Sex After Baby

Christine Sweeney, LICSW Program Manager, Parent Connection, BIDMC

JUNE 21, 2017

What?!! Well, yes, let’s talk about it. It’s likely something that you and your partner (if you’re partnered) are thinking about. And for all of the thinking and angsting that we do about it, we spend very little time actually talking about it. S-E-X! There, the elephant in the room is no longer invisible. Let’s get to it.

I find it interesting and telling that, in the weekly new moms’ group that I facilitate, sex is a topic very rarely broached by any group member. Yet, when a brave new mama does venture to bring up the subject, most every other mama in the room has something to say! And it goes something like this:

  • My delivery was really hard, I had lots of stitches and I’m afraid it will hurt.
  • I’m too exhausted to have any energy for sex!
  • There’s no time.
  • I’m afraid my boobs will leak.
  • The first time we tried, it was really uncomfortable.
  • It [my vagina] was really dry.
  • My libido isn’t the same as it was before I had my baby.
  • I’m feeling kind of pressured by my partner.
  • I’m worried it will be different than before we had our baby.

Sound familiar? You are not alone. In fact, you are in some excellent (if exhausted) company.

Sex is something you used to enjoy, look forward to, and fantasize about. And now that you’ve gotten the clearance from your doctor at your six-week check-up, you might find yourself feeling apprehensive about reactivating your sex life. Guess what? It’s normal. And it’s also normal to be raring to go. Or somewhere in between. As with our babies, we are different. And you’re right, some things may have changed – some might be temporary, some might be permanent. What’s most important is to work with what’s going on now.

Often both new parents are tired, though the partner who stays home with baby (usually birth mom, but not always), may be feeling the exhaustion at a deeper (like in your bones) level, as you are attending to baby and home (and sometimes paid work) responsibilities. There’s never enough time to get everything done. There certainly isn’t enough sleep being gotten. And you might feel like sex just doesn’t make it very high up on the priority list. But you miss your partner.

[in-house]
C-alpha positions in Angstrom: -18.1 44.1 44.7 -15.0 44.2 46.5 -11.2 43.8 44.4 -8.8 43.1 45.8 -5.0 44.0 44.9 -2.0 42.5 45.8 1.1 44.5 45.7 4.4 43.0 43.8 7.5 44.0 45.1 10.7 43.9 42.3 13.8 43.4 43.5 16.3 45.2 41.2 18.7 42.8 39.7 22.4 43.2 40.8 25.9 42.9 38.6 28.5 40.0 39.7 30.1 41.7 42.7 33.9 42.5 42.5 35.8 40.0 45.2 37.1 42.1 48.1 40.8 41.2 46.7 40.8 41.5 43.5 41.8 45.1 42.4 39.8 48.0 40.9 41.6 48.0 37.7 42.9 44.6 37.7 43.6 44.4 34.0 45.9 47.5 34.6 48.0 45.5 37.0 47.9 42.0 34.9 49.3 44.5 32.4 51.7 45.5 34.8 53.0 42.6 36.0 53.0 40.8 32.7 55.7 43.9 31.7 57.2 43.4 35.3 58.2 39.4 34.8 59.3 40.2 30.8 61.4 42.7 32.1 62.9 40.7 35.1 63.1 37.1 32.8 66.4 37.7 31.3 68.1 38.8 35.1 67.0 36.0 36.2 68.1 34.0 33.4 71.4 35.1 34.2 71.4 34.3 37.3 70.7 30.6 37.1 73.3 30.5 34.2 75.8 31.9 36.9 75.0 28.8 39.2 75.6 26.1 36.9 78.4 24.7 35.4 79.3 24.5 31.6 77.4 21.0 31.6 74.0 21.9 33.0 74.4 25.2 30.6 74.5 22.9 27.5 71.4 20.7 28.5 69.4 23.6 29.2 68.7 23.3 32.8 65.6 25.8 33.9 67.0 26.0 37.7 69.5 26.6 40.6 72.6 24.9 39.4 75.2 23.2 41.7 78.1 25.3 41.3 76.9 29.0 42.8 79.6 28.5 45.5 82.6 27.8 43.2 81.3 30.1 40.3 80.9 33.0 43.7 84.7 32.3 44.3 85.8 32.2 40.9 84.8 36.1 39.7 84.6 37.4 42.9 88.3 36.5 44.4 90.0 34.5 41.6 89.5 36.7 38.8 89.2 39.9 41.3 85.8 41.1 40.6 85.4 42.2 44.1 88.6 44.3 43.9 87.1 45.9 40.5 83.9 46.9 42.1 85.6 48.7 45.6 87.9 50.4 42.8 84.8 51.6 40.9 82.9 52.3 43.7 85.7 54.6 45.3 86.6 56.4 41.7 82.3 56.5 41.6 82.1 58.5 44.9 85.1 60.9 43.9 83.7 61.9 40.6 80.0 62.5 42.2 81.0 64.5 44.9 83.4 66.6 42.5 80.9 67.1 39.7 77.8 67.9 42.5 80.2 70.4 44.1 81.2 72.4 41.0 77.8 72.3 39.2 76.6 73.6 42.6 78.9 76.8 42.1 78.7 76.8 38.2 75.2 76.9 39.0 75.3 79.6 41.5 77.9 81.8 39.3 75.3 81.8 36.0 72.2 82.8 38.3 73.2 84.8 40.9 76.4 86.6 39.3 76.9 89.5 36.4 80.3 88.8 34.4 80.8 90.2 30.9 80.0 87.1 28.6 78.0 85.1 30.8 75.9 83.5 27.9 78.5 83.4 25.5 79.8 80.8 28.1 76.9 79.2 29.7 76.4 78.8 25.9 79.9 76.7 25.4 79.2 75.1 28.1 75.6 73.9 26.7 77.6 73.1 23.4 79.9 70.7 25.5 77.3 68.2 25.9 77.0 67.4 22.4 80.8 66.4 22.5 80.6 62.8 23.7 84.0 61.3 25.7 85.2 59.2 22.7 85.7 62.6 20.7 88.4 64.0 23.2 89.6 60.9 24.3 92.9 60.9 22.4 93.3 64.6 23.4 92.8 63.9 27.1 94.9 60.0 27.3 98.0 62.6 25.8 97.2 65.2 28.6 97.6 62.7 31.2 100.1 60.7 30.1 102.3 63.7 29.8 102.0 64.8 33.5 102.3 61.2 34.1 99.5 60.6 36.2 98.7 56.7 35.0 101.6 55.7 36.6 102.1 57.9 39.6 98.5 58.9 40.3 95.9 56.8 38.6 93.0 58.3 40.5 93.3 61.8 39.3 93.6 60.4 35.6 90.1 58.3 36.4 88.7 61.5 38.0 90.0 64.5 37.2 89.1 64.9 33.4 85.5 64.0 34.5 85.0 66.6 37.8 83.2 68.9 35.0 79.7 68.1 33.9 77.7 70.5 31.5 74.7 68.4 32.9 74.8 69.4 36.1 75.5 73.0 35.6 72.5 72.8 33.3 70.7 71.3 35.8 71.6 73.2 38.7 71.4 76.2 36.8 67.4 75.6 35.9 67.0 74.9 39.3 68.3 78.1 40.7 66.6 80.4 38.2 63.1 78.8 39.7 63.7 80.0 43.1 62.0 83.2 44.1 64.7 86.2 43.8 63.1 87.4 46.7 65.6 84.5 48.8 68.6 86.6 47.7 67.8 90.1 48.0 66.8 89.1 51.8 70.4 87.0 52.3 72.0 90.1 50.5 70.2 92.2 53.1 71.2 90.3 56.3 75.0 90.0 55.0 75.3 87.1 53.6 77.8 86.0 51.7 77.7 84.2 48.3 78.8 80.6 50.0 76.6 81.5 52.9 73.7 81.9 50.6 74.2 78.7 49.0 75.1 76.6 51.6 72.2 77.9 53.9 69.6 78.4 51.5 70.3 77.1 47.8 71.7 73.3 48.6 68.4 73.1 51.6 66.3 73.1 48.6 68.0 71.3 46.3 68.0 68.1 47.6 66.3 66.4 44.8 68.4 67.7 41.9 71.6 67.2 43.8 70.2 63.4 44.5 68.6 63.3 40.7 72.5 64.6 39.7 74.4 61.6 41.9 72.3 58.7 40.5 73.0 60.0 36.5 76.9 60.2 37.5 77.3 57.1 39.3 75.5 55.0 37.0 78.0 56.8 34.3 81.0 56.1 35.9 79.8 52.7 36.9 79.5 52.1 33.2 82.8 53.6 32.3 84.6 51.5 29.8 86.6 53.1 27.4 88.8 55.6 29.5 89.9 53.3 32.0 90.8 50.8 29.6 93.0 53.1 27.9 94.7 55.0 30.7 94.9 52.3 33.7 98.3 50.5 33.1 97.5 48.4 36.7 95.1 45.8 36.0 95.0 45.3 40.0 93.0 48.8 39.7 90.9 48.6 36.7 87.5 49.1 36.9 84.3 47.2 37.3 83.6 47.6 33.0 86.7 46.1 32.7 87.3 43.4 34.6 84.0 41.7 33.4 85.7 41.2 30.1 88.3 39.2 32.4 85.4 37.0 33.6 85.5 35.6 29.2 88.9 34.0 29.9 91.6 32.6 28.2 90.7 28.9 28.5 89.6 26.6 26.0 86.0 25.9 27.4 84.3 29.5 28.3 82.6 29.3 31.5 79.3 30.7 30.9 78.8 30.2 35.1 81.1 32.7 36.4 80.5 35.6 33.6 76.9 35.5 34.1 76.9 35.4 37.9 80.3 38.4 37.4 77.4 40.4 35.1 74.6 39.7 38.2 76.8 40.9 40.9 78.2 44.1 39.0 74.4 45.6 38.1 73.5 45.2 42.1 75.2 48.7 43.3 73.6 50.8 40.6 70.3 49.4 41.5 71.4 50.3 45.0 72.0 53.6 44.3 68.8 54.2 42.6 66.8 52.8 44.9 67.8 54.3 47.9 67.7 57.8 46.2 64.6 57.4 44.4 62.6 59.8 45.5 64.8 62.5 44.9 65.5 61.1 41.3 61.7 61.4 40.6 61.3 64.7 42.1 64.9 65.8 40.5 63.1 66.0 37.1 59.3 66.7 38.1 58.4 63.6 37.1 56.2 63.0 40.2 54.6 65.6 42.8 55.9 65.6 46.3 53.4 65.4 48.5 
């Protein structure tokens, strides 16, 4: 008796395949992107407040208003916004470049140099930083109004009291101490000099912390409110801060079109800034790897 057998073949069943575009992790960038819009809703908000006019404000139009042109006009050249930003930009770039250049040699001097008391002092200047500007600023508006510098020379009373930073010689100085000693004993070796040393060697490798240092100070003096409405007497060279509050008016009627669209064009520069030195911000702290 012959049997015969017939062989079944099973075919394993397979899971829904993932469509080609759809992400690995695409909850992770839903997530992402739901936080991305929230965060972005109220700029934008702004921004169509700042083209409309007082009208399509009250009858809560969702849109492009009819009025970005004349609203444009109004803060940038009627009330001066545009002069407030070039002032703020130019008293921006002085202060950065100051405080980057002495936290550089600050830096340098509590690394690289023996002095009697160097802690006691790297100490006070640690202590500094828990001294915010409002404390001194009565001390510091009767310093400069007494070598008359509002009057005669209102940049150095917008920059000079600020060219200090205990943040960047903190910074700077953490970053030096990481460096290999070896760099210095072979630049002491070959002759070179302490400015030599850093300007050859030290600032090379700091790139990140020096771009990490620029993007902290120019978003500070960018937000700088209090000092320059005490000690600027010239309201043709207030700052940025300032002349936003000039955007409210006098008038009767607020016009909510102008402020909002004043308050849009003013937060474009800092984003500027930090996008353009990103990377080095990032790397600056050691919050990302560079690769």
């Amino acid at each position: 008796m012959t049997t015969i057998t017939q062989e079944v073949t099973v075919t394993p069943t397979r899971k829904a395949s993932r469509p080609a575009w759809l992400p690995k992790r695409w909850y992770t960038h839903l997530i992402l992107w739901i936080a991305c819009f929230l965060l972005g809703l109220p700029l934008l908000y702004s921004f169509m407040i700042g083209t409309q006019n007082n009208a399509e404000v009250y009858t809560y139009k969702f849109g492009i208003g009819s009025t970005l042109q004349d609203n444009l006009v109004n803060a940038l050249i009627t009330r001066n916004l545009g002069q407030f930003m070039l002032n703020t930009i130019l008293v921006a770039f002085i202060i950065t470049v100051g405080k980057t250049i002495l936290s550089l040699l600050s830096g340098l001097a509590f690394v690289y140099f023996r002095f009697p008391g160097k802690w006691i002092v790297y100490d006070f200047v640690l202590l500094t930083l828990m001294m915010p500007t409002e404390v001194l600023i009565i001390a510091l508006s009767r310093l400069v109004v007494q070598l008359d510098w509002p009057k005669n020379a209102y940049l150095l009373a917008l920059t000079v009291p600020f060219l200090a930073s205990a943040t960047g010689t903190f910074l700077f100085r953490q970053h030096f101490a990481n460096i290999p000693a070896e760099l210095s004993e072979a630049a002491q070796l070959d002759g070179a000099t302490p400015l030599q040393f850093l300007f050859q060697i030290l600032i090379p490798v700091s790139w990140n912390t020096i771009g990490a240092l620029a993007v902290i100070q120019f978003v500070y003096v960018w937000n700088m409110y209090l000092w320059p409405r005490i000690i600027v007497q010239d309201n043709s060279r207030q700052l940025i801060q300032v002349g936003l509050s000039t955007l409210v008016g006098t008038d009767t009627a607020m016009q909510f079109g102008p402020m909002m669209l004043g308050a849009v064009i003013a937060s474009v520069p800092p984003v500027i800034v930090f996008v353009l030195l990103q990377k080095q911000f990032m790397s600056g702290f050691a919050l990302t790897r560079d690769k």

Just as you might have some concern about physical discomfort, your partner might also worry about doing something that might hurt you. Talk about it. What hopes and expectations and worries is each of you holding? How might you want to handle leaky boobs or physical discomfort or emotional vulnerability? You might talk about what you find sexy about one another, or reminisce about sexual encounters that were particularly fun or funny!

And at some point, dispense with the talking! Make an in-home reciprocal massage date (when baby is sleeping, or out with a caregiver) for which the recipient gets to pick the area to be massaged. Make out with your partner. See how you feel after some good old-fashioned kissing! It’s okay to ease back into your sexual groove. You likely have less time and energy for sex than you did pre-baby. Yet it’s still possible to have a meaningful, fun sex life with your partner. So, I invite you to proceed with curiosity, love, lust, a sense of humor, and you just may be pleasantly surprised! 

Submitted by Kim Cooke, LICSW

Above content provided by Beth Israel Deaconess Medical Center. For advice about your medical care, consult your doctor.
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